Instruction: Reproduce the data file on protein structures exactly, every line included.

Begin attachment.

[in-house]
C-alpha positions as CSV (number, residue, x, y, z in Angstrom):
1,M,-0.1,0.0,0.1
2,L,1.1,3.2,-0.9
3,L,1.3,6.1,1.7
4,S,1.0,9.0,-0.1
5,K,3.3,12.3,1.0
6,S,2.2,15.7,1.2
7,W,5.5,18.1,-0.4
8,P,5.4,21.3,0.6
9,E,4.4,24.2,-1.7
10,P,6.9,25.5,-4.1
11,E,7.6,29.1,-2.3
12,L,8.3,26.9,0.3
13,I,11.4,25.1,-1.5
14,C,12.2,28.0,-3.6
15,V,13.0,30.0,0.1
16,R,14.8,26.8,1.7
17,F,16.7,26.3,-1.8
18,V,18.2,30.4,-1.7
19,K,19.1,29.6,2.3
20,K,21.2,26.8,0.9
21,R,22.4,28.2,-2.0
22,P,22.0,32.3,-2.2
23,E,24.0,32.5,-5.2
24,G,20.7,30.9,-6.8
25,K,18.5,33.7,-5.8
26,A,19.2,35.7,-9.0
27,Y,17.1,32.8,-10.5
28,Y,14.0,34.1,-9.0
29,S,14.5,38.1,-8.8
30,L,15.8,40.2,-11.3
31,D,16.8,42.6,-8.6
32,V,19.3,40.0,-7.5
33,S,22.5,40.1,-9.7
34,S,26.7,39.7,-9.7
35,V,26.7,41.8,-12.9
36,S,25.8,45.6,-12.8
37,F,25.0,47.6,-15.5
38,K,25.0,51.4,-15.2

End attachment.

[in-house]
C-alpha positions as CSV (number, residue, x, y, z in Angstrom):
1,M,-0.1,0.0,0.1
2,L,1.1,3.2,-0.9
3,L,1.3,6.1,1.7
4,S,1.0,9.0,-0.1
5,K,3.3,12.3,1.0
6,S,2.2,15.7,1.2
7,W,5.5,18.1,-0.4
8,P,5.4,21.3,0.6
9,E,4.4,24.2,-1.7
10,P,6.9,25.5,-4.1
11,E,7.6,29.1,-2.3
12,L,8.3,26.9,0.3
13,I,11.4,25.1,-1.5
14,C,12.2,28.0,-3.6
15,V,13.0,30.0,0.1
16,R,14.8,26.8,1.7
17,F,16.7,26.3,-1.8
18,V,18.2,30.4,-1.7
19,K,19.1,29.6,2.3
20,K,21.2,26.8,0.9
21,R,22.4,28.2,-2.0
22,P,22.0,32.3,-2.2
23,E,24.0,32.5,-5.2
24,G,20.7,30.9,-6.8
25,K,18.5,33.7,-5.8
26,A,19.2,35.7,-9.0
27,Y,17.1,32.8,-10.5
28,Y,14.0,34.1,-9.0
29,S,14.5,38.1,-8.8
30,L,15.8,40.2,-11.3
31,D,16.8,42.6,-8.6
32,V,19.3,40.0,-7.5
33,S,22.5,40.1,-9.7
34,S,26.7,39.7,-9.7
35,V,26.7,41.8,-12.9
36,S,25.8,45.6,-12.8
37,F,25.0,47.6,-15.5
38,K,25.0,51.4,-15.2